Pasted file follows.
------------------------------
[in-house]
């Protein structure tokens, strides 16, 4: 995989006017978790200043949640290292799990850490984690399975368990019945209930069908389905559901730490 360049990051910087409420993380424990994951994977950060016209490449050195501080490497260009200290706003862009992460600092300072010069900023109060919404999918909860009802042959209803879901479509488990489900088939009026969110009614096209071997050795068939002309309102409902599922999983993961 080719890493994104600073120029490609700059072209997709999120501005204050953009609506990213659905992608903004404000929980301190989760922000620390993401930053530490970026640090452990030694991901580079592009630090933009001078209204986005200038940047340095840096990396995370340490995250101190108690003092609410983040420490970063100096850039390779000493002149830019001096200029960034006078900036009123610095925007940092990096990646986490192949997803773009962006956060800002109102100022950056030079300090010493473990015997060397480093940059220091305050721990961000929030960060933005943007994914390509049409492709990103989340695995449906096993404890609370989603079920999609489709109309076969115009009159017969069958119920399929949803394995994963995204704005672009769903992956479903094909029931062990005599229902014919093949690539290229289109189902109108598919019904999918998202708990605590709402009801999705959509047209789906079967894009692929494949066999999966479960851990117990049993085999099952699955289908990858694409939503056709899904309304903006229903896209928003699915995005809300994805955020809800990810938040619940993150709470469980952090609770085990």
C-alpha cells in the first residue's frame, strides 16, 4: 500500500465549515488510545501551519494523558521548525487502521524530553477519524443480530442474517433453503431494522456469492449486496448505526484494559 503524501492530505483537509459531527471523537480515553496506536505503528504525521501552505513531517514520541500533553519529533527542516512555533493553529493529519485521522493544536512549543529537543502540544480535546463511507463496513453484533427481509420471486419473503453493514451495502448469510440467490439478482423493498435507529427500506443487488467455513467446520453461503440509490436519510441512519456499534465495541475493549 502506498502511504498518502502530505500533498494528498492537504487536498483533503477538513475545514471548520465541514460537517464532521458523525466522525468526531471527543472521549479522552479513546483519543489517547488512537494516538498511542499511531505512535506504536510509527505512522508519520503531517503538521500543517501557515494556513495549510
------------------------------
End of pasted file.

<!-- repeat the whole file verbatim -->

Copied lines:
[in-house]
């Protein structure tokens, strides 16, 4: 995989006017978790200043949640290292799990850490984690399975368990019945209930069908389905559901730490 360049990051910087409420993380424990994951994977950060016209490449050195501080490497260009200290706003862009992460600092300072010069900023109060919404999918909860009802042959209803879901479509488990489900088939009026969110009614096209071997050795068939002309309102409902599922999983993961 080719890493994104600073120029490609700059072209997709999120501005204050953009609506990213659905992608903004404000929980301190989760922000620390993401930053530490970026640090452990030694991901580079592009630090933009001078209204986005200038940047340095840096990396995370340490995250101190108690003092609410983040420490970063100096850039390779000493002149830019001096200029960034006078900036009123610095925007940092990096990646986490192949997803773009962006956060800002109102100022950056030079300090010493473990015997060397480093940059220091305050721990961000929030960060933005943007994914390509049409492709990103989340695995449906096993404890609370989603079920999609489709109309076969115009009159017969069958119920399929949803394995994963995204704005672009769903992956479903094909029931062990005599229902014919093949690539290229289109189902109108598919019904999918998202708990605590709402009801999705959509047209789906079967894009692929494949066999999966479960851990117990049993085999099952699955289908990858694409939503056709899904309304903006229903896209928003699915995005809300994805955020809800990810938040619940993150709470469980952090609770085990």
C-alpha cells in the first residue's frame, strides 16, 4: 500500500465549515488510545501551519494523558521548525487502521524530553477519524443480530442474517433453503431494522456469492449486496448505526484494559 503524501492530505483537509459531527471523537480515553496506536505503528504525521501552505513531517514520541500533553519529533527542516512555533493553529493529519485521522493544536512549543529537543502540544480535546463511507463496513453484533427481509420471486419473503453493514451495502448469510440467490439478482423493498435507529427500506443487488467455513467446520453461503440509490436519510441512519456499534465495541475493549 502506498502511504498518502502530505500533498494528498492537504487536498483533503477538513475545514471548520465541514460537517464532521458523525466522525468526531471527543472521549479522552479513546483519543489517547488512537494516538498511542499511531505512535506504536510509527505512522508519520503531517503538521500543517501557515494556513495549510